Baret Magarian

Baret Magarian
  • B.A., English Literature, University of London
  • Ph.D., English Literature, University of Durham

Biographical Information

Baret Magarian specializes in teaching creative writing and travel writing in Florence. He obtained his PhD from the University of Durham, which was on the indeterminacy of Shelley's poetry. He has published articles from his doctorate in The Keats-Shelley Review. He has also published book reviews, features and articles in all the British broadsheets and fiction in Panurge magazine. In Florence he lectures at American universities and occasionally gives guitar concerts. He recently participated in the Gonzaga in Florence conference ‘On the Imaginary' and gave a paper entitled, ‘Reconfiguring the World: the Alchemy of Fiction', which analysed novels by Kafka, Fowles and Murakami. He is currently working on a thriller set in Lisbon, Berlin, and Florence and has another novel with agents in London. He has co-written an original screenplay and directed theatre for the Edinburgh and London fringes.

Course Descriptions

Creative Writing (ENGL 250)
The course is intended to act as a springboard for the students' own creativity. Creativity is of course a notoriously vexed issue: where do its roots lie? Is it consistent or fleeting? Of all the arts writing is perhaps the one which is most slippery and challenging given that language is itself a construction, often a highly imperfect one. But within language's imperfections the writer is free to find his or her own stylistic universe. By exploring and studying literary texts and coming to grips with narrative techniques of fiction the course will delineate the tools of the creative writer. Writing is a craft and the aim will be to analyze techniques and pass them on to the student so that his or her work will gain in power, originality and accomplishment. There will also be an emphasis on reading work aloud and actively and constructively criticizing students' work. It should be stressed that this course will be challenging in many ways. In point of fact the student will often be required to look deep within his or her own self in order to fully utilize their creativity. This can be a uniquely enriching and profound experience. But above all to take a creative writing course is to embark on a journey into self and to probe into the secrets and techniques of great writing. It should also perhaps be stressed that the course is ultimately about the production of art, not entertainment.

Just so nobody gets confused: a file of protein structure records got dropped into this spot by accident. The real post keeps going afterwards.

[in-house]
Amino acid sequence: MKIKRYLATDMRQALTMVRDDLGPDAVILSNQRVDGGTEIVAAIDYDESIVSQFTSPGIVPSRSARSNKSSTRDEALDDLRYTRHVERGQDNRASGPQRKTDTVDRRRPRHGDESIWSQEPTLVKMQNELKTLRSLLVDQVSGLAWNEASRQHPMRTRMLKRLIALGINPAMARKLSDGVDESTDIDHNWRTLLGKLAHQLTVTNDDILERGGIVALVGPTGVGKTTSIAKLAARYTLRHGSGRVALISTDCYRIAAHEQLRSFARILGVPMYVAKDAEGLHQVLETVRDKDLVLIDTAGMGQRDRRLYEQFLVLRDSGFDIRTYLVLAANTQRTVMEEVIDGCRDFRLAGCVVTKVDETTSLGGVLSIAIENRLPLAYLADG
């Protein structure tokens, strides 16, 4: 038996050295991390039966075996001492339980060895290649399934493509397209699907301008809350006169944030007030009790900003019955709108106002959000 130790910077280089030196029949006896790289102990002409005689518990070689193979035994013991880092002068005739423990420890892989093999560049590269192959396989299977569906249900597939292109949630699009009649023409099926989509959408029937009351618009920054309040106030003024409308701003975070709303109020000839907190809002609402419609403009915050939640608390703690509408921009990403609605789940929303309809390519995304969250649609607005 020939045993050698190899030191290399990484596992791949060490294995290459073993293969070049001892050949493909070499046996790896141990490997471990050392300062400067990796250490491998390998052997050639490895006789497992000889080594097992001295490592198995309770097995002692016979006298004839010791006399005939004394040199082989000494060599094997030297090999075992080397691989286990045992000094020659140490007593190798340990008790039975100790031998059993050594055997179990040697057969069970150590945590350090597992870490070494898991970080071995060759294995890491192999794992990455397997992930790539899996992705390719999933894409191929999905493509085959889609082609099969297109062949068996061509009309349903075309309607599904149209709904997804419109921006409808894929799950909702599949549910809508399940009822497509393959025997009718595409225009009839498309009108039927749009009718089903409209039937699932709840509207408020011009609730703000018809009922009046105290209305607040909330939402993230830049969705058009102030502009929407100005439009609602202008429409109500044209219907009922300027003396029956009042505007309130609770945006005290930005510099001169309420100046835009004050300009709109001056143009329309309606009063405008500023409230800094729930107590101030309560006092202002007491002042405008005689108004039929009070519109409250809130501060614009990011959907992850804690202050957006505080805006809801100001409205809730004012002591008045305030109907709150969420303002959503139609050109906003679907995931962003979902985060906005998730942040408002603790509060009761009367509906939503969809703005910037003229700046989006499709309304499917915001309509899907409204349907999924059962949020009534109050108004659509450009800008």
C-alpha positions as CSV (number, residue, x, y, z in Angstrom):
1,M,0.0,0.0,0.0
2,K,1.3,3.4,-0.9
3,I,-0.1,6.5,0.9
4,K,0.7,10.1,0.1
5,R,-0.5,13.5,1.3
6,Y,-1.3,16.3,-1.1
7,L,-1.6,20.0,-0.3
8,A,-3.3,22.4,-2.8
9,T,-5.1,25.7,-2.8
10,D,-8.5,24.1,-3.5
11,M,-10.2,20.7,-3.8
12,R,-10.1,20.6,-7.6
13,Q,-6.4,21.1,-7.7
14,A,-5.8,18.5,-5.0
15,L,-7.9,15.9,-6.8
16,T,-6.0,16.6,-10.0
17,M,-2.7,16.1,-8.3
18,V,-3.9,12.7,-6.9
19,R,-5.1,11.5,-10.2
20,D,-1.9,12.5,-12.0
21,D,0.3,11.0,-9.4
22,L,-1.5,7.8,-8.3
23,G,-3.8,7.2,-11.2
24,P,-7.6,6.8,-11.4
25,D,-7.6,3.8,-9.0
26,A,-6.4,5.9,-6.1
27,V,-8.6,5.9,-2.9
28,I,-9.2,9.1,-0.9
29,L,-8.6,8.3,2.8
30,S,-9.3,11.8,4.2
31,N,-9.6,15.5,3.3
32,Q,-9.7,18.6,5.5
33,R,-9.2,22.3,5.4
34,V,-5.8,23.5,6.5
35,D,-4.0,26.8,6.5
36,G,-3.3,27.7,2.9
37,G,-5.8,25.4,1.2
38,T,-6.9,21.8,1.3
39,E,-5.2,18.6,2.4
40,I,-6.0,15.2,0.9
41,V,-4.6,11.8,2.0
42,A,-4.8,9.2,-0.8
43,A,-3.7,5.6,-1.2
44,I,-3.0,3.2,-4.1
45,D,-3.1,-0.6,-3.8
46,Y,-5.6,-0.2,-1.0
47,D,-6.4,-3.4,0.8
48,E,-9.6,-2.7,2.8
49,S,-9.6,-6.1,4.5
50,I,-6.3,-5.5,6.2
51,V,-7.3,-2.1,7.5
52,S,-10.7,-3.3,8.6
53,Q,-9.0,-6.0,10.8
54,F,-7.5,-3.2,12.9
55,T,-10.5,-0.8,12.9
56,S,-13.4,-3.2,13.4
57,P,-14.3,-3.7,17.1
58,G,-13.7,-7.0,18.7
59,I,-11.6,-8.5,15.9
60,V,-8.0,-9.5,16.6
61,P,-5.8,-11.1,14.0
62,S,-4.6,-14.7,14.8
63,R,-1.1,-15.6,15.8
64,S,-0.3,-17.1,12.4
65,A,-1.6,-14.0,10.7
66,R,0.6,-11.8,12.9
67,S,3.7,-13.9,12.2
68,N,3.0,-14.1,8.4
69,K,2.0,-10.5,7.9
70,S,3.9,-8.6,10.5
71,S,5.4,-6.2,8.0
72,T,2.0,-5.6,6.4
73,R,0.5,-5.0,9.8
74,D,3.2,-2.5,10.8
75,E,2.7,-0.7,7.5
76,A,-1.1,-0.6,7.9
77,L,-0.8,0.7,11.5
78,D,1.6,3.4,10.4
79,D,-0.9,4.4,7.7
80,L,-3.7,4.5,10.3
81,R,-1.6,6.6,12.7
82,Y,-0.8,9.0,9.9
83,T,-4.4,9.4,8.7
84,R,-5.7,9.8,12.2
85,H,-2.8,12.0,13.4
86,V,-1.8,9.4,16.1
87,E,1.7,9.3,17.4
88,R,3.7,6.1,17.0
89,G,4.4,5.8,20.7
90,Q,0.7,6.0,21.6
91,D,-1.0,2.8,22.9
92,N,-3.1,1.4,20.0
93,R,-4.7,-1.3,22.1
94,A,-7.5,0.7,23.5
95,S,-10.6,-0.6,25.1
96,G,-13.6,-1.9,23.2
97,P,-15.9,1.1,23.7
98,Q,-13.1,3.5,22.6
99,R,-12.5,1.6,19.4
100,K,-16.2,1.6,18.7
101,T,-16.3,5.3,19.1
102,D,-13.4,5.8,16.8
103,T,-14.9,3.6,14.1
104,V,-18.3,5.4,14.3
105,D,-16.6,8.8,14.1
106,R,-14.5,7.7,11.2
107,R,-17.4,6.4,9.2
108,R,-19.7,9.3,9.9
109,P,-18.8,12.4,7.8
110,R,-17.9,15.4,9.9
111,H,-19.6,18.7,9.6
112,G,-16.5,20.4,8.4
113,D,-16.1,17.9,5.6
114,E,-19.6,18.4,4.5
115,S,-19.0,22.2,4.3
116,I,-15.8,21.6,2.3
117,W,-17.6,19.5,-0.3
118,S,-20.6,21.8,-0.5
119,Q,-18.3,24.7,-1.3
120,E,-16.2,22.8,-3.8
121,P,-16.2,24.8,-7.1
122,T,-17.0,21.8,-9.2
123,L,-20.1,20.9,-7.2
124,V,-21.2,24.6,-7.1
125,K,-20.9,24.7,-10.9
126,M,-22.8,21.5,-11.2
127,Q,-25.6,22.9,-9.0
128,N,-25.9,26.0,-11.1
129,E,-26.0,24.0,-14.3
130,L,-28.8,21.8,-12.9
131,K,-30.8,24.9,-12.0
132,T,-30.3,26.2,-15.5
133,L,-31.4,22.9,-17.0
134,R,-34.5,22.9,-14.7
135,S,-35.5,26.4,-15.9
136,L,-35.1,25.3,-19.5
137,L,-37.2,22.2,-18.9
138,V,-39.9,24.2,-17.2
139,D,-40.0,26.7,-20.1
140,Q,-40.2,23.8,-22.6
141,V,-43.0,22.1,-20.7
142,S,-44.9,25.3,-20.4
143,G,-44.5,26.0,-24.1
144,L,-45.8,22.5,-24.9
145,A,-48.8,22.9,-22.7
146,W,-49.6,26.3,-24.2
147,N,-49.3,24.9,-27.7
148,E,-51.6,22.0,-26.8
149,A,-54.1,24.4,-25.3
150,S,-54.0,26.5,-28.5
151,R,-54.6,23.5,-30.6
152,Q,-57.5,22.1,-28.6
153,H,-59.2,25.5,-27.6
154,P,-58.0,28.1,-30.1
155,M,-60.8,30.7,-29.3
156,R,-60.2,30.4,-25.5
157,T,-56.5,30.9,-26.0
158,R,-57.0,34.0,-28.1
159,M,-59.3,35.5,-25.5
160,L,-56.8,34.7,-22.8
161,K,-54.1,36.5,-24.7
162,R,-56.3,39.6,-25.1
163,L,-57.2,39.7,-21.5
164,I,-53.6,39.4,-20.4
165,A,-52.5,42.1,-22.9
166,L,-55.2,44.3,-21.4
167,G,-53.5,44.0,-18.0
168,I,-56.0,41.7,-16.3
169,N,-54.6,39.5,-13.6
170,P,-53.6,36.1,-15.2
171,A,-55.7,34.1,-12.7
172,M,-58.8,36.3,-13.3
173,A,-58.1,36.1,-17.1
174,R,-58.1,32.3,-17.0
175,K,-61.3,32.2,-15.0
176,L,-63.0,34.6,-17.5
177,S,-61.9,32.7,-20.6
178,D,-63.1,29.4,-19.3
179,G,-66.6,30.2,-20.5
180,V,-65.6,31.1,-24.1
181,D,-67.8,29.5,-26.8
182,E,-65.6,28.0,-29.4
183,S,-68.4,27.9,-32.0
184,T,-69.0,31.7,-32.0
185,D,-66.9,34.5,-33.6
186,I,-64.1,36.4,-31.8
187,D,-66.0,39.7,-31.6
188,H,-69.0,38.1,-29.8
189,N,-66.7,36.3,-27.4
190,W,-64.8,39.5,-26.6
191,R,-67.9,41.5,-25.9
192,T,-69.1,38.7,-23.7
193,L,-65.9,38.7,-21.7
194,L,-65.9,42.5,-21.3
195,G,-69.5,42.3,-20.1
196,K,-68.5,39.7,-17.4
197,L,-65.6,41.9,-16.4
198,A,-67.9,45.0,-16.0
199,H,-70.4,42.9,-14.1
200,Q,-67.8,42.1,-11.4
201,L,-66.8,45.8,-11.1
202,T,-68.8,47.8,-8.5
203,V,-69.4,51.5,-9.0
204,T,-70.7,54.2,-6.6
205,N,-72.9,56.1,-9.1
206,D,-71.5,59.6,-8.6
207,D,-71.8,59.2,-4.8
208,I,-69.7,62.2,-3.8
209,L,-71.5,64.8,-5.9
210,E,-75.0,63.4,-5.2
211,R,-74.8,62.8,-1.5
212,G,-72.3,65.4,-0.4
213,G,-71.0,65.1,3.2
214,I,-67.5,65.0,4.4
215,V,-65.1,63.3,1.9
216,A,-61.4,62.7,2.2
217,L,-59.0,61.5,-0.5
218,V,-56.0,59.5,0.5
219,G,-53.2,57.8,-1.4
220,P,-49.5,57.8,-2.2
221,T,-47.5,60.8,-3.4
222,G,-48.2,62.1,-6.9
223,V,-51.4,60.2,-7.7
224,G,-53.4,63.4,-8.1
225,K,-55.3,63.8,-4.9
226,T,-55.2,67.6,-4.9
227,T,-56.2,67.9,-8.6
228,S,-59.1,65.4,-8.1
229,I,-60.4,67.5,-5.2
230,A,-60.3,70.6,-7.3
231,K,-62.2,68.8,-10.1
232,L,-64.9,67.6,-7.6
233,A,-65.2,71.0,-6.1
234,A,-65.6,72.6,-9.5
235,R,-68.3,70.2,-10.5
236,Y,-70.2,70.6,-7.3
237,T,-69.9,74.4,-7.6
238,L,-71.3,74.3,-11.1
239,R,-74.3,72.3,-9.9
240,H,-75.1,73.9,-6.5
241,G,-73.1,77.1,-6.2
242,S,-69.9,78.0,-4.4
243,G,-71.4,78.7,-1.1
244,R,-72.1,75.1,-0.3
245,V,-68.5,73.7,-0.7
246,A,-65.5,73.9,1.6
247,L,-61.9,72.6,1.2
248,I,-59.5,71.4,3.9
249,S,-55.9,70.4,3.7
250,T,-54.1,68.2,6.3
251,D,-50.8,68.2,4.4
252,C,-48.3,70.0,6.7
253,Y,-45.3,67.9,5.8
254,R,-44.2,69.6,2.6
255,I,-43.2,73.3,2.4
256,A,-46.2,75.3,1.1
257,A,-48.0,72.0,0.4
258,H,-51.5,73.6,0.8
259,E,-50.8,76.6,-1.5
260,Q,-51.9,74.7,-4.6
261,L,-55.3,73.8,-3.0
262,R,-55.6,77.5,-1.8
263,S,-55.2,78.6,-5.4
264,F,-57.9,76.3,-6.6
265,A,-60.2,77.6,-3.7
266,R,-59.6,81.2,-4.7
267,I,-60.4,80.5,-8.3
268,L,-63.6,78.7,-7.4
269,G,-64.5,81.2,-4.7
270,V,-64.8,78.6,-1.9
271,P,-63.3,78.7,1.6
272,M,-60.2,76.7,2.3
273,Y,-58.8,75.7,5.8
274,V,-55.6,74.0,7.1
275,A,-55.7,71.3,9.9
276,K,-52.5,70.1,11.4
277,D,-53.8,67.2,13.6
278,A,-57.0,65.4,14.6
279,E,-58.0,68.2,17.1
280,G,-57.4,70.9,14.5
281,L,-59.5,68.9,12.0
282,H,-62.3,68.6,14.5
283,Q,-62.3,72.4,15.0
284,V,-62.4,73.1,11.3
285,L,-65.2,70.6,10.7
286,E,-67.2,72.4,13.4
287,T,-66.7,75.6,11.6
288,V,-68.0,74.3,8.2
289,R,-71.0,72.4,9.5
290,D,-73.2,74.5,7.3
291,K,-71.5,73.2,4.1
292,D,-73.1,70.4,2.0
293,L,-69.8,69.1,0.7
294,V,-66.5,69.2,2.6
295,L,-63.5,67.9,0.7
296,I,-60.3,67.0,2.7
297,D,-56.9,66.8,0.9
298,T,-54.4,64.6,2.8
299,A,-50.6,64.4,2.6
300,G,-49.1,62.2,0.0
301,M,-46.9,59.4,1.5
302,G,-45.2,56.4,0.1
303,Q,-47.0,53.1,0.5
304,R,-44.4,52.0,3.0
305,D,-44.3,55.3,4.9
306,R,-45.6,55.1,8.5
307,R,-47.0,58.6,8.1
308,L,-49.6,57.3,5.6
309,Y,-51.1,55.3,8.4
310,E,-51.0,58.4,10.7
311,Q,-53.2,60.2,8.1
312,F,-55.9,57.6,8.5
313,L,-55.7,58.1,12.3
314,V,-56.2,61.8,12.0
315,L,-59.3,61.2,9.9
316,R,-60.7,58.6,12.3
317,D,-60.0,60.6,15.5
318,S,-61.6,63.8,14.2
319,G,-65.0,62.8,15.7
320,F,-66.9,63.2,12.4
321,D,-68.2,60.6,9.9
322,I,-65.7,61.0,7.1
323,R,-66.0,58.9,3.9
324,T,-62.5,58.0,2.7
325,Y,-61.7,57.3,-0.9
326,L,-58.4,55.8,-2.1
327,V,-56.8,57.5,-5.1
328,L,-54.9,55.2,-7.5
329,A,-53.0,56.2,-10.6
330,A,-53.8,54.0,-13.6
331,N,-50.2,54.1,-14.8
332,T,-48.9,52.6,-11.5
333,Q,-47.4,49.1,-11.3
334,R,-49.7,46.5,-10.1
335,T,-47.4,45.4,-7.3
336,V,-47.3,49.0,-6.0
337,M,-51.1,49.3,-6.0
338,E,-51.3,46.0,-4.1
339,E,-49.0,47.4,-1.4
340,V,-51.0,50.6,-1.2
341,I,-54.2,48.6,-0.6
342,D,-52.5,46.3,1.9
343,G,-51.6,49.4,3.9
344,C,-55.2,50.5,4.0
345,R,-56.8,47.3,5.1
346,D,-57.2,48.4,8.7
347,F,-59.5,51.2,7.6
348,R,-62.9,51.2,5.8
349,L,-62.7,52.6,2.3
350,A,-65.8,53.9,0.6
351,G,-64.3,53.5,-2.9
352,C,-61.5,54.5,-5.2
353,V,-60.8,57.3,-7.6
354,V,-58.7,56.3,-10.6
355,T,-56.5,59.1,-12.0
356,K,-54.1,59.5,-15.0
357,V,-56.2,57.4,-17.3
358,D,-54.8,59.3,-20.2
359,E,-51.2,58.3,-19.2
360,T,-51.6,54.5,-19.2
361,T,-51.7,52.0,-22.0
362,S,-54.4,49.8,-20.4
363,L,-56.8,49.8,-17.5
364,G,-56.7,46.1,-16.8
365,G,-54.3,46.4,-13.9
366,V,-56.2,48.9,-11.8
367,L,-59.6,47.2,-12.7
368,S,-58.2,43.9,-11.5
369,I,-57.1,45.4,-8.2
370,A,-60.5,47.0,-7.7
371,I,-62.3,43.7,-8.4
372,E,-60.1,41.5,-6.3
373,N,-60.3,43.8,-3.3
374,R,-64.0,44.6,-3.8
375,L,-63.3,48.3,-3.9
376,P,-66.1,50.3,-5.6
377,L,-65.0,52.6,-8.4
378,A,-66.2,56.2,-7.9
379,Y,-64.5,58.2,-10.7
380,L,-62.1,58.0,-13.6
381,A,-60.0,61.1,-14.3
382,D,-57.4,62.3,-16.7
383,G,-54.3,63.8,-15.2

The Writing Traveler(ENGL 303)
This is a course tailor-made for the student who comes to Italy and wishes to preserve something of his experiences here in journal form. Thus, whilst having its origins in the strictly personal it will ultimately outsoar this rather subjective frame by incorporating some of the elements of formal travel writing, memoir and the essay, attempting to give the student techniques with which to enrich, and structure, his work. This will be achieved, partly by studying classic travelogues and observational texts, as listed below, and partly by instruction and lecture from myself. I would also hope ideally to be able to forge a link between a personal, subjective experience and its evocation and a larger, more penetrating truth. Thus on some level the course would also seek to draw philosophical meaning out of the kind of social encounters and situations found whilst traveling.  This course will ultimately also develop into a workshop in which students can read and critique each other's work. The instruction will cover strategies for some elements of  creative writing and focus on the rich subjects and themes provided by our travels here. While this course requires a lot of writing, the writing will issue out of the experiences afforded by life in Italy and  the various GIF weekend and cultural trips, and much of the drafting will occur within journal pages during travel. The syllabus, including reading and writing assignments, will be adapted as necessary to circumstances that arise in Florence. 

Teaching Methodology
The lectures are multifaceted and draw heavily on the students' own experiences and contributions. Some space is devoted to the analysis of seminal texts and travelogues, with the employment of close reading. In turn various techniques are taught: the building of suspense, the resolution of storylines, the creation of atmosphere. Fiction is broken down into its component parts: narrative, plot, character, style, theme, and meaning. The classes employ workshops and students read aloud weekly assignments and critique each other constructively. Role play, games, imagination exercises, music and art are also used. The courses offer both academic and personal approaches to writing but above all stress the individual student's voice and the discovery of a unique way of seeing the world and channeling such perceptions into original prose creations.